EVs have range to replace 61% of European fleet vehicles
Electric vehicles could now satisfy the range requirements of the majority of European fleet cars and vans, according to a huge new study based on the aggregated driving data from about 100,000 connected vehicles operated by more than 5,000 fleet customers across Europe.
Telematics specialist Webfleet Solutions used its Fleet Electrification Planning Report to analyse how many of these petrol and diesel vehicles could be replaced with electric alternatives, based on their daily driven distances.
One-in-three fleets could go 100% electric
The results revealed that 57% of Webfleet’s customers in Europe could replace at least half of their vehicles with EVs, and 34.4% could replace all of the vehicles in their fleet with EVs. In the UK, 70% of company cars and light commercial vehicles could be electrified, followed by the Netherlands (69%), France (67%) and Germany (61%). The European average was 61%.
It is no coincidence that these countries also account for the lion’s share of the 144,000 charging points available across the European Union and UK, with the majority located in the Netherlands (26%), Germany (19%), France (17%) and the UK (13%).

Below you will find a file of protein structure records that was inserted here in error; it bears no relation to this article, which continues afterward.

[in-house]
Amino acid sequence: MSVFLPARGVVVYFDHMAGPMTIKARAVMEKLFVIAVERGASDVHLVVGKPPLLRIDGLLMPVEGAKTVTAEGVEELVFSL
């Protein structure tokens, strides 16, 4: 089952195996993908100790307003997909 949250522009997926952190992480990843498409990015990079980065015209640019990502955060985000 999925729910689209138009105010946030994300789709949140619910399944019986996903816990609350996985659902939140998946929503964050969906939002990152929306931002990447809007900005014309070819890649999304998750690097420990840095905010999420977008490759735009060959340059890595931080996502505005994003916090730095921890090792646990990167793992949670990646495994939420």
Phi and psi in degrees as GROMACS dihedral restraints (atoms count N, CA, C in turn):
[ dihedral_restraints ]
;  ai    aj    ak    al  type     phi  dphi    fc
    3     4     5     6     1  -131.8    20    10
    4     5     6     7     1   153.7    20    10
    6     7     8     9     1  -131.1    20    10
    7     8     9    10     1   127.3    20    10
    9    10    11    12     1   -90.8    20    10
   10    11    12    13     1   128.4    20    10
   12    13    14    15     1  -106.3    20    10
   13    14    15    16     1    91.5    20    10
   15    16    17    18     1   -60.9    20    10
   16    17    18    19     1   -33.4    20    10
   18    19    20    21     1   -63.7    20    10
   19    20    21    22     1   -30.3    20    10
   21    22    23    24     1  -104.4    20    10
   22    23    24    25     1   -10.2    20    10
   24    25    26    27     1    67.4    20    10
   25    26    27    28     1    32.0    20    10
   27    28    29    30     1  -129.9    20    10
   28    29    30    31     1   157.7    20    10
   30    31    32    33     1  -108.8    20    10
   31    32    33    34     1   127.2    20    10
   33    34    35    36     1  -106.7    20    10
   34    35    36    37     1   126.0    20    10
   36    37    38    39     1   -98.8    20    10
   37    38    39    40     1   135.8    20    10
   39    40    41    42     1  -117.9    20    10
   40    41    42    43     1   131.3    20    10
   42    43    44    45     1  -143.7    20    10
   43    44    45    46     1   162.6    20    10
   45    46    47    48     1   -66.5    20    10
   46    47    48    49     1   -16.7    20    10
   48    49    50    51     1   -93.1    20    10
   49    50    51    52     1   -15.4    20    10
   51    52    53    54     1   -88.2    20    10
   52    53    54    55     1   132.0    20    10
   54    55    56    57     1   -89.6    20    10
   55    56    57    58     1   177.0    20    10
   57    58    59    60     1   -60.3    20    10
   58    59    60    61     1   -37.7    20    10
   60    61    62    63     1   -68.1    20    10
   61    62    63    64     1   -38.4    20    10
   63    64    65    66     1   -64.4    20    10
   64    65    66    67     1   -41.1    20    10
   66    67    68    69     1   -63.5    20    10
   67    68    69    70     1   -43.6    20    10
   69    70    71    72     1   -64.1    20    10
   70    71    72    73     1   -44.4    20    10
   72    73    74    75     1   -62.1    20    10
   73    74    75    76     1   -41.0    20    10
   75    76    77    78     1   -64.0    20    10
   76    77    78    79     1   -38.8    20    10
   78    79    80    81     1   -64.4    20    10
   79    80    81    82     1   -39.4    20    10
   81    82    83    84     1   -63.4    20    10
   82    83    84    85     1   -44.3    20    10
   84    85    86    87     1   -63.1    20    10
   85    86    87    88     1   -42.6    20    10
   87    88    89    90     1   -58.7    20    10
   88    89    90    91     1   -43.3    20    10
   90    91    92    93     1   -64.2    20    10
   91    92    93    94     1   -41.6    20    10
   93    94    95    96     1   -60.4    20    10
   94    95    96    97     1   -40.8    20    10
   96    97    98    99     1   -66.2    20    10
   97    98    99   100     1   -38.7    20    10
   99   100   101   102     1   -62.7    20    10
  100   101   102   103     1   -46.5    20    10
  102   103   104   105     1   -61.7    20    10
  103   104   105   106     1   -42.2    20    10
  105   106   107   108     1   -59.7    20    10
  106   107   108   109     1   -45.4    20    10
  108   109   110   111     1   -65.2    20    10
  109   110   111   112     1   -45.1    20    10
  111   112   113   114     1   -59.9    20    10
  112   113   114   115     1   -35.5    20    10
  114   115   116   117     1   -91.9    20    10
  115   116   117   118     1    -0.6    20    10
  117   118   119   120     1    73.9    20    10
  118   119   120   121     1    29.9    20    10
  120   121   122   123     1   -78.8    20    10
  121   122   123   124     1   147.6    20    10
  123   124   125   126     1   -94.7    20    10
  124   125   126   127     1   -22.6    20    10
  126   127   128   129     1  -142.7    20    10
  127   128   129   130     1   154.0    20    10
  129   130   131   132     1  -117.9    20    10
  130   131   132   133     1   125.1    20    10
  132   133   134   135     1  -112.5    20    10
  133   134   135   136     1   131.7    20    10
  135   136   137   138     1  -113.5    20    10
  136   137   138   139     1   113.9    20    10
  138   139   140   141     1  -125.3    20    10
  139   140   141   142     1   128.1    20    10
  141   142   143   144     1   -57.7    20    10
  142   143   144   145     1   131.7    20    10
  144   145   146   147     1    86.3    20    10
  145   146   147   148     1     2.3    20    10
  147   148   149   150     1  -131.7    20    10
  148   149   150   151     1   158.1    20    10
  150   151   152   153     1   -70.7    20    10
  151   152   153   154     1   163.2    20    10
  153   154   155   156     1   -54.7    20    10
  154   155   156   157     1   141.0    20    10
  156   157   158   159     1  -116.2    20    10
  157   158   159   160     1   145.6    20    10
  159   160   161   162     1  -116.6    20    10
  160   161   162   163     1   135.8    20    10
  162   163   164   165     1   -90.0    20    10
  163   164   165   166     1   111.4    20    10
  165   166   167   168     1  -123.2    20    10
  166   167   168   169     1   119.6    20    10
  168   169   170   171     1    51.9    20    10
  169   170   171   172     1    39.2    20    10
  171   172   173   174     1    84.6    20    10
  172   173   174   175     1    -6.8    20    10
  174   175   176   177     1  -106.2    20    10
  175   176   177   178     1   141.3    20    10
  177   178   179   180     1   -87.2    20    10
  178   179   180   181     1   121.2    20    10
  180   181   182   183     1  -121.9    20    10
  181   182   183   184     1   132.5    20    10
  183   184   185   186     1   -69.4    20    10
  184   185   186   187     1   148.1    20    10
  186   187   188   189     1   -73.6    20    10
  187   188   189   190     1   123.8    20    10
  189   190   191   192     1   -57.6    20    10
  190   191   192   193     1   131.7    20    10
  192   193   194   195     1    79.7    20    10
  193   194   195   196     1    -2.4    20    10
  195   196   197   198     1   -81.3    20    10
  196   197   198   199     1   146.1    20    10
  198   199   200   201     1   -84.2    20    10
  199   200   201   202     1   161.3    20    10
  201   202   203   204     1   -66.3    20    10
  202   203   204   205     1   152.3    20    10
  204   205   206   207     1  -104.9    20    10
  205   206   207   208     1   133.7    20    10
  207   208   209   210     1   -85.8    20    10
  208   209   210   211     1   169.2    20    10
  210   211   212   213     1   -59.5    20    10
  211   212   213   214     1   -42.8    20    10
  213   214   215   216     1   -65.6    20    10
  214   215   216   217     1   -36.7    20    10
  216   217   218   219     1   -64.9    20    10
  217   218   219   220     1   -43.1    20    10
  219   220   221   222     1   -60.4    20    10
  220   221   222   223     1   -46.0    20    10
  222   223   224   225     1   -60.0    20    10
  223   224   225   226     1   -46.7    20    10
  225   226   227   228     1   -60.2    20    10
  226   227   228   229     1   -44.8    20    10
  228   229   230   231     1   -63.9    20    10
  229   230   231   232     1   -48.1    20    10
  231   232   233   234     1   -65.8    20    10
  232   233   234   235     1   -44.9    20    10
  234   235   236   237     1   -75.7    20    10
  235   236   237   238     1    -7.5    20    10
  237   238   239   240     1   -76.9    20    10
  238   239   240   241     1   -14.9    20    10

300km maximum daily distance
The research was based on the premise that a vehicle could be replaced with an EV if over the course of a year it never once drove farther than 300km (188 miles) in a day, the average range of the most common, available electric cars and vans.
“The data is clear on this. The trips being taken by the vast majority of business cars and LCVs in the sectors we analysed could also be made by electric vehicles,” said Taco van der Leij, vice president of Webfleet Solutions Europe. “This will hopefully offer even more encouragement to the many businesses across Europe with ambitions to add EVs to their fleets.”
How telematic helps
He added that telematics data can help fleet managers answer the crucial question of whether an EV would be capable of efficiently and safely completing the trips that internal combustion engine vehicles are currently making, although other considerations are also key to the decision of which vehicles to transition to battery power.
“Trip distance is only one part of the puzzle,” said Van der Leij. “For example, costs, local charging infrastructure and the charging time of EVs are also important factors for fleets trying to determine if EVs are a practical fit for them.”